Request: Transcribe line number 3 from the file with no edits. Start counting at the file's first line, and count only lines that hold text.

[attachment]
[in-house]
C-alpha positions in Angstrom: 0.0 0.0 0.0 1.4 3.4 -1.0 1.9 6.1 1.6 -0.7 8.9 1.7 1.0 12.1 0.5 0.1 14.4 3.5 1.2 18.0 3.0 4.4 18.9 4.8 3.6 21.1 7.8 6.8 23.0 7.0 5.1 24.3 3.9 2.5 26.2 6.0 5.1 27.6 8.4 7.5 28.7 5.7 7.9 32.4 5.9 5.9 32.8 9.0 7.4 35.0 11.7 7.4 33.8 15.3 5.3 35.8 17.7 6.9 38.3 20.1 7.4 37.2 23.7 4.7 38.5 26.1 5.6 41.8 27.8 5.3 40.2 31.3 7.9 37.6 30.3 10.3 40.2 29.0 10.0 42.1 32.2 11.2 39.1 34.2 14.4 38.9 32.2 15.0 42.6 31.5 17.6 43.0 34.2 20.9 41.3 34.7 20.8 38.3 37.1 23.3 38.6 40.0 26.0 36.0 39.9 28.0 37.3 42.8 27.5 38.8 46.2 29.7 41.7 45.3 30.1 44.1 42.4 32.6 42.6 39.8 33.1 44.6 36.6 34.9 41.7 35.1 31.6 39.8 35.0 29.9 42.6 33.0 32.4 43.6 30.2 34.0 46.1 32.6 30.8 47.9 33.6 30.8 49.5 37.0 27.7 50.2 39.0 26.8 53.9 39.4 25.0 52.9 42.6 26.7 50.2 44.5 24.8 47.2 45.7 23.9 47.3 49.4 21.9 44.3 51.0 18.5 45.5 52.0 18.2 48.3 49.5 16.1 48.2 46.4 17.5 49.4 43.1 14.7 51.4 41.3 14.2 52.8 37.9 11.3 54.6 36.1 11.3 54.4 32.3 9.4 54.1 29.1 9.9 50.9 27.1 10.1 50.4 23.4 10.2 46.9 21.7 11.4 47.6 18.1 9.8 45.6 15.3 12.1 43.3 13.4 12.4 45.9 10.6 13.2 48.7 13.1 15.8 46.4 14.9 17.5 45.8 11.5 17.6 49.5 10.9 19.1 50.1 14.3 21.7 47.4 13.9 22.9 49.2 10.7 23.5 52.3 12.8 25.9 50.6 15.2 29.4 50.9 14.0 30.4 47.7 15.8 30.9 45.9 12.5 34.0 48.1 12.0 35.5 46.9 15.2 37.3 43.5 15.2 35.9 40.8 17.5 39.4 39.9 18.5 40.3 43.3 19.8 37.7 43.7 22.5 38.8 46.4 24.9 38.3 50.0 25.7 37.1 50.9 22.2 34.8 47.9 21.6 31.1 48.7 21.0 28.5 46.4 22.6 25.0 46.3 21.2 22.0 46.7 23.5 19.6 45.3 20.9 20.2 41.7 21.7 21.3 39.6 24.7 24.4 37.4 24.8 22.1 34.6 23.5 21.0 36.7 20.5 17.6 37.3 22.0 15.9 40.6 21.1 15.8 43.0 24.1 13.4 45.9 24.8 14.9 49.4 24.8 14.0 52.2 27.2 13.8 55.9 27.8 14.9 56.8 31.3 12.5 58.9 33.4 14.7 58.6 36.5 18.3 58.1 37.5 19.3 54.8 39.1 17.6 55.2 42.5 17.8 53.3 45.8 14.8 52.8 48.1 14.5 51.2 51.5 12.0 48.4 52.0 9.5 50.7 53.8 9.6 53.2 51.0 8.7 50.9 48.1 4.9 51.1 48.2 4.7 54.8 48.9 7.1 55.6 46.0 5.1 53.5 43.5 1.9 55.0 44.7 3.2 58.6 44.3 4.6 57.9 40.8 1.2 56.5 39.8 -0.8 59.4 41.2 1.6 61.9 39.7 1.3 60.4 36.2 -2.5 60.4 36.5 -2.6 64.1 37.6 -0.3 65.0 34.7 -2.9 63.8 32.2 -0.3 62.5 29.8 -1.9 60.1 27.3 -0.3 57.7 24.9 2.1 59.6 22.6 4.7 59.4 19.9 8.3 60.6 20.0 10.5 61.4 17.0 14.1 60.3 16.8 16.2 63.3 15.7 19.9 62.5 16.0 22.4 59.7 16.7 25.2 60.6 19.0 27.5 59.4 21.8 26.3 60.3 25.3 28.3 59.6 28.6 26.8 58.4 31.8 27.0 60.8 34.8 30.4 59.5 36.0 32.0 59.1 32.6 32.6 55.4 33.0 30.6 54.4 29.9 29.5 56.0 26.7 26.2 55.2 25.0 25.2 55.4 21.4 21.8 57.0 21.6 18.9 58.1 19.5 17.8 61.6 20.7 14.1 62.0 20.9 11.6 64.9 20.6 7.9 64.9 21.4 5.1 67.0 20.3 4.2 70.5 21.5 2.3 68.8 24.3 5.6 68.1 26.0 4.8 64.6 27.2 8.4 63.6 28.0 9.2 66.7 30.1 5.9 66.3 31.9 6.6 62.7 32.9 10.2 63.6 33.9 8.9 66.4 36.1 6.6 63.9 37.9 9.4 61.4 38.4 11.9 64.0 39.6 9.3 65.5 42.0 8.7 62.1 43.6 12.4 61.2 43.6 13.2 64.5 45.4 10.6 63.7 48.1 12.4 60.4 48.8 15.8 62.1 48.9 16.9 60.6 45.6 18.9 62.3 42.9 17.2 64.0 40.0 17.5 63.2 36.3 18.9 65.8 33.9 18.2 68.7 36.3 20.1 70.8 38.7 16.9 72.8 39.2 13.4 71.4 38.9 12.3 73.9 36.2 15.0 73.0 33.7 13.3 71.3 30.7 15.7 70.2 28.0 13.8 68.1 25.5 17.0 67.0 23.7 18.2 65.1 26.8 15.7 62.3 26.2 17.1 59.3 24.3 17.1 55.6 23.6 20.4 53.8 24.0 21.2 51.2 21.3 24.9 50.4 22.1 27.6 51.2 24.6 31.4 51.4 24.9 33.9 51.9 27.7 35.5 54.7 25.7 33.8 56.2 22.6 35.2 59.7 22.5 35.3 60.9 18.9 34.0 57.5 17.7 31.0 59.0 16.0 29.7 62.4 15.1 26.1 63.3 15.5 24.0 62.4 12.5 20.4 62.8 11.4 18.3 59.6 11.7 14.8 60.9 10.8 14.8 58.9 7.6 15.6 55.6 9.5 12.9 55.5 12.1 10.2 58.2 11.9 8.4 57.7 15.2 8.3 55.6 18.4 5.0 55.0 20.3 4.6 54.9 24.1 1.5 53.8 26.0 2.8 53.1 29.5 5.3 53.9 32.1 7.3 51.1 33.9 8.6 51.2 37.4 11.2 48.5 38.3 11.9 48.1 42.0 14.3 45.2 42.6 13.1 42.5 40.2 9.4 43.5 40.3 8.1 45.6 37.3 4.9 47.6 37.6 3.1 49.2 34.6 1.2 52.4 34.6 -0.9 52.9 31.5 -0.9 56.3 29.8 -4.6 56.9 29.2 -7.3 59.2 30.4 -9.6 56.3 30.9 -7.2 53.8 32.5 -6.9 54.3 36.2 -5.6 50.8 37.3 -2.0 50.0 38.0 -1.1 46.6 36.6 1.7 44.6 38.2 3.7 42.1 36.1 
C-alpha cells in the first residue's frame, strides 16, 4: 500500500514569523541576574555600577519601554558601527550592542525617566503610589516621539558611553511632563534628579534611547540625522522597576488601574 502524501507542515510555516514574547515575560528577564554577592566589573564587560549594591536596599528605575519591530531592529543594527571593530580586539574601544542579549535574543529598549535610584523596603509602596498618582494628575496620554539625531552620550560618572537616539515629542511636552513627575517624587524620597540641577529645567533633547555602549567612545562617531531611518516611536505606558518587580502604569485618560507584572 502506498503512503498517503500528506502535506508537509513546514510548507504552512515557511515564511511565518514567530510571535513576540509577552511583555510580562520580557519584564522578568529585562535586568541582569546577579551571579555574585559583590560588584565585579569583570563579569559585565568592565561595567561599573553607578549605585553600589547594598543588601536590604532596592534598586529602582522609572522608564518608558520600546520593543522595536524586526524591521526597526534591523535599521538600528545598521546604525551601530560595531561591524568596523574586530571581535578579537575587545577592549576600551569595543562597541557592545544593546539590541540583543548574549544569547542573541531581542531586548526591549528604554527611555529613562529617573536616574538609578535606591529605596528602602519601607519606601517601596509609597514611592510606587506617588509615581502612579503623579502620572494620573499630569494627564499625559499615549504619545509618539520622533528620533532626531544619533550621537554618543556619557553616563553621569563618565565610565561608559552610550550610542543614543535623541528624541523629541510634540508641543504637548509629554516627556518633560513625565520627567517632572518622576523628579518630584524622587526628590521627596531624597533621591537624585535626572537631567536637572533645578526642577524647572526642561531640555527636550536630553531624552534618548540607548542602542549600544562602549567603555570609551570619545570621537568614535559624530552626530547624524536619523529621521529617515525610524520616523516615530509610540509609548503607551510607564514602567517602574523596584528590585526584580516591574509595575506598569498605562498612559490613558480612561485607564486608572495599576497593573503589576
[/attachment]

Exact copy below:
C-alpha cells in the first residue's frame, strides 16, 4: 500500500514569523541576574555600577519601554558601527550592542525617566503610589516621539558611553511632563534628579534611547540625522522597576488601574 502524501507542515510555516514574547515575560528577564554577592566589573564587560549594591536596599528605575519591530531592529543594527571593530580586539574601544542579549535574543529598549535610584523596603509602596498618582494628575496620554539625531552620550560618572537616539515629542511636552513627575517624587524620597540641577529645567533633547555602549567612545562617531531611518516611536505606558518587580502604569485618560507584572 502506498503512503498517503500528506502535506508537509513546514510548507504552512515557511515564511511565518514567530510571535513576540509577552511583555510580562520580557519584564522578568529585562535586568541582569546577579551571579555574585559583590560588584565585579569583570563579569559585565568592565561595567561599573553607578549605585553600589547594598543588601536590604532596592534598586529602582522609572522608564518608558520600546520593543522595536524586526524591521526597526534591523535599521538600528545598521546604525551601530560595531561591524568596523574586530571581535578579537575587545577592549576600551569595543562597541557592545544593546539590541540583543548574549544569547542573541531581542531586548526591549528604554527611555529613562529617573536616574538609578535606591529605596528602602519601607519606601517601596509609597514611592510606587506617588509615581502612579503623579502620572494620573499630569494627564499625559499615549504619545509618539520622533528620533532626531544619533550621537554618543556619557553616563553621569563618565565610565561608559552610550550610542543614543535623541528624541523629541510634540508641543504637548509629554516627556518633560513625565520627567517632572518622576523628579518630584524622587526628590521627596531624597533621591537624585535626572537631567536637572533645578526642577524647572526642561531640555527636550536630553531624552534618548540607548542602542549600544562602549567603555570609551570619545570621537568614535559624530552626530547624524536619523529621521529617515525610524520616523516615530509610540509609548503607551510607564514602567517602574523596584528590585526584580516591574509595575506598569498605562498612559490613558480612561485607564486608572495599576497593573503589576